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  16. Darrell Teegarden

    New Member

    Sep 8, 2015
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    mcgyvr and #12 like this.
  17. hp1729

    Well-Known Member

    Nov 23, 2015
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    Not just a pot? Pot with op amp buffer on the output?
     
  18. ScottWang

    Moderator

    Aug 23, 2012
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    He seems didn't want that buffer, did you see my posted on #11.
    I even thought about to protects the ADC when its input voltage exceed 10V could be damaged itself and I used 2K as the voltage divider to make sure the input keep less than 10V.
     
  19. hp1729

    Well-Known Member

    Nov 23, 2015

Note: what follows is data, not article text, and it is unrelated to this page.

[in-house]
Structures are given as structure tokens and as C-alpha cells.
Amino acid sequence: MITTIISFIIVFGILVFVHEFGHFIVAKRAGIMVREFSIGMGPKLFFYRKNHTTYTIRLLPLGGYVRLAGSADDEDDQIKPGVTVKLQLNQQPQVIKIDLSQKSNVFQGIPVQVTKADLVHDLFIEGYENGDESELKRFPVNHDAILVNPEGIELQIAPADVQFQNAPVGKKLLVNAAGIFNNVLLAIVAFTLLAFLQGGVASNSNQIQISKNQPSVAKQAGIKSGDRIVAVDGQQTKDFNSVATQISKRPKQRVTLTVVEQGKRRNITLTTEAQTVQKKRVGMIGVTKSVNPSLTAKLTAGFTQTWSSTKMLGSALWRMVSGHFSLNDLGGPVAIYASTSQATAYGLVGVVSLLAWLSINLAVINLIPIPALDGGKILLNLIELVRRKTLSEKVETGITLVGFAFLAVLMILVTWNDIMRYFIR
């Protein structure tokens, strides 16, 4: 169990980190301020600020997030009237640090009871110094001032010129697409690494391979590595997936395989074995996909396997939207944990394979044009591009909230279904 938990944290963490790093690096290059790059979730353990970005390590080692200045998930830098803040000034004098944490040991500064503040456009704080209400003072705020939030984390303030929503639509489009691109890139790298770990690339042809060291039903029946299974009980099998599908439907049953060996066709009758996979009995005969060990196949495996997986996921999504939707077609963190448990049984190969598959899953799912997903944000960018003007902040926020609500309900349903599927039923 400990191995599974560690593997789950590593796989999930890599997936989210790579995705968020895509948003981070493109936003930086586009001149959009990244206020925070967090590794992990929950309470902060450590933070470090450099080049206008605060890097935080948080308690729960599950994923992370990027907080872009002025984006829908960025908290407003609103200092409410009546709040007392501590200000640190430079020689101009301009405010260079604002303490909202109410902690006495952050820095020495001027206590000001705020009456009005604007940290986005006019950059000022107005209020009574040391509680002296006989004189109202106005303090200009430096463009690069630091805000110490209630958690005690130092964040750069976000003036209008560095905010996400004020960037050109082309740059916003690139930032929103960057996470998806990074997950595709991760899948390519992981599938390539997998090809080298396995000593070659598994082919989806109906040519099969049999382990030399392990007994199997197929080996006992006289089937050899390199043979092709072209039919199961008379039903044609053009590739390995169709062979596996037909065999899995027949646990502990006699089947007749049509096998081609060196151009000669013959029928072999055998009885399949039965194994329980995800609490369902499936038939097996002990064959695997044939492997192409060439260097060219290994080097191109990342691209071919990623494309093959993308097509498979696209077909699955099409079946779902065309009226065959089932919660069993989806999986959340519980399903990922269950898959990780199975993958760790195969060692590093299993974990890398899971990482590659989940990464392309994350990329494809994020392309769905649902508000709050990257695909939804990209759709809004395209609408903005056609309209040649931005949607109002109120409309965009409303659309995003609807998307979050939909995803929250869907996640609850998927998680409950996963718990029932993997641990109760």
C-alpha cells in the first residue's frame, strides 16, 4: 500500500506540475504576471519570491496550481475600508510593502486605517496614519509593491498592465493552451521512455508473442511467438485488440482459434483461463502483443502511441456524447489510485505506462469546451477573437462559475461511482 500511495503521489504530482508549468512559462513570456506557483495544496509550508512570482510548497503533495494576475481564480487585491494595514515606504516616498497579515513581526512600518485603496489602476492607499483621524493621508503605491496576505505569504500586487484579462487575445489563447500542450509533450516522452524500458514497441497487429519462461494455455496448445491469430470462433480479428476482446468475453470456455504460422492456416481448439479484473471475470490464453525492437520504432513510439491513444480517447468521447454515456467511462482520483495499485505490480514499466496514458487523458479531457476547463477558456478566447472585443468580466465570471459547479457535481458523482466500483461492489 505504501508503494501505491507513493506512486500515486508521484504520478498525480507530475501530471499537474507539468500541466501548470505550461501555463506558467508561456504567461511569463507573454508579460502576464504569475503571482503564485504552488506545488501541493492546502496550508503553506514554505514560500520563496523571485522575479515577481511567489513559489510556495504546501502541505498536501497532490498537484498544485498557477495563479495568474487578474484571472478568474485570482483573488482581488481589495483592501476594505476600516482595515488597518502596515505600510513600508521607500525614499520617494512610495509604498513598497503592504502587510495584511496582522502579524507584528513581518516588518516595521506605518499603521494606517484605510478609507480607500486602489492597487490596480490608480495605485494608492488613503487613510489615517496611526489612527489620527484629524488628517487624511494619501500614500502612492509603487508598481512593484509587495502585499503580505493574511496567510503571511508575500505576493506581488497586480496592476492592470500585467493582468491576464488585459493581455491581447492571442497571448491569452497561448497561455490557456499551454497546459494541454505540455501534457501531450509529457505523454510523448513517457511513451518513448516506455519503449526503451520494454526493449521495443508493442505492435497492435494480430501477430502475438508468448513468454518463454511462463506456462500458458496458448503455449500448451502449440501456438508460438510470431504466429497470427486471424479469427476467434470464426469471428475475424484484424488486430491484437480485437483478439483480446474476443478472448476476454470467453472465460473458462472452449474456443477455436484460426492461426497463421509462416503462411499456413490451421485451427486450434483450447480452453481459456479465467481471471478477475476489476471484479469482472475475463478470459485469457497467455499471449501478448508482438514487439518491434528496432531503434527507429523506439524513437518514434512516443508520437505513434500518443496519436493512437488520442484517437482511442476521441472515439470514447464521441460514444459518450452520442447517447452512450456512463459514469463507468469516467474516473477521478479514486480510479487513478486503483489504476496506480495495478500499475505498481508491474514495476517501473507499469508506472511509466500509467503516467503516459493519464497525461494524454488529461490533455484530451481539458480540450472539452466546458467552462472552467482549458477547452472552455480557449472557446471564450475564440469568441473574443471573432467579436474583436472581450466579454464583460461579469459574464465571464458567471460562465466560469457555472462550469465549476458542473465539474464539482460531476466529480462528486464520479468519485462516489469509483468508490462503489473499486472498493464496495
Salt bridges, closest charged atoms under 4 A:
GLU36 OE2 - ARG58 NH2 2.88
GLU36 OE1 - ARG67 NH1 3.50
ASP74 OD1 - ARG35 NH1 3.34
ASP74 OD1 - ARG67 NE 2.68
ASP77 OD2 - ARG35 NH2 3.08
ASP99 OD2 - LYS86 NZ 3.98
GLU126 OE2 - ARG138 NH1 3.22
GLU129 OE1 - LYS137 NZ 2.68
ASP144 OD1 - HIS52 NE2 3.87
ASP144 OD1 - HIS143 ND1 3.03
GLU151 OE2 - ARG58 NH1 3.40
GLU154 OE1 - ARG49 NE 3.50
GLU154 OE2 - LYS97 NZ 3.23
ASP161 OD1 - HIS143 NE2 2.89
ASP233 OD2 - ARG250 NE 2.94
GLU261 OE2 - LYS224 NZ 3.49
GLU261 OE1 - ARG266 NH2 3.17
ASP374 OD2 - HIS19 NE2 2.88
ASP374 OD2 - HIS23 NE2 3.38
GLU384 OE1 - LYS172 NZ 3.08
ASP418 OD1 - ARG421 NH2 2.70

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    I don't remember the LT3080 going up to 10 Volts. Check out the data sheet carefully. The idea is good. An op amp with a buffer transistor on the output configured as a buffer. How much current do you need?
     
  20. johnnyhandsome

    Thread Starter New Member

    Jan 19, 2016
    8
    1
    The currents I need should not be to large so it would damage the compact rio, and not to small so it will be disturbed by the engine and other things I would say max is about 200mA. No need to burn to much power.

    Simplest idea is now to have 12v battery connected to a resistor(voltage drop 2v) resistor connected with a pot parallel with a resistor. And my signal is from the tap on the pot. With this I can regulate the voltage from 0-10v and not risking a to high current. I'll post the circuit later. But all ideas are welcome!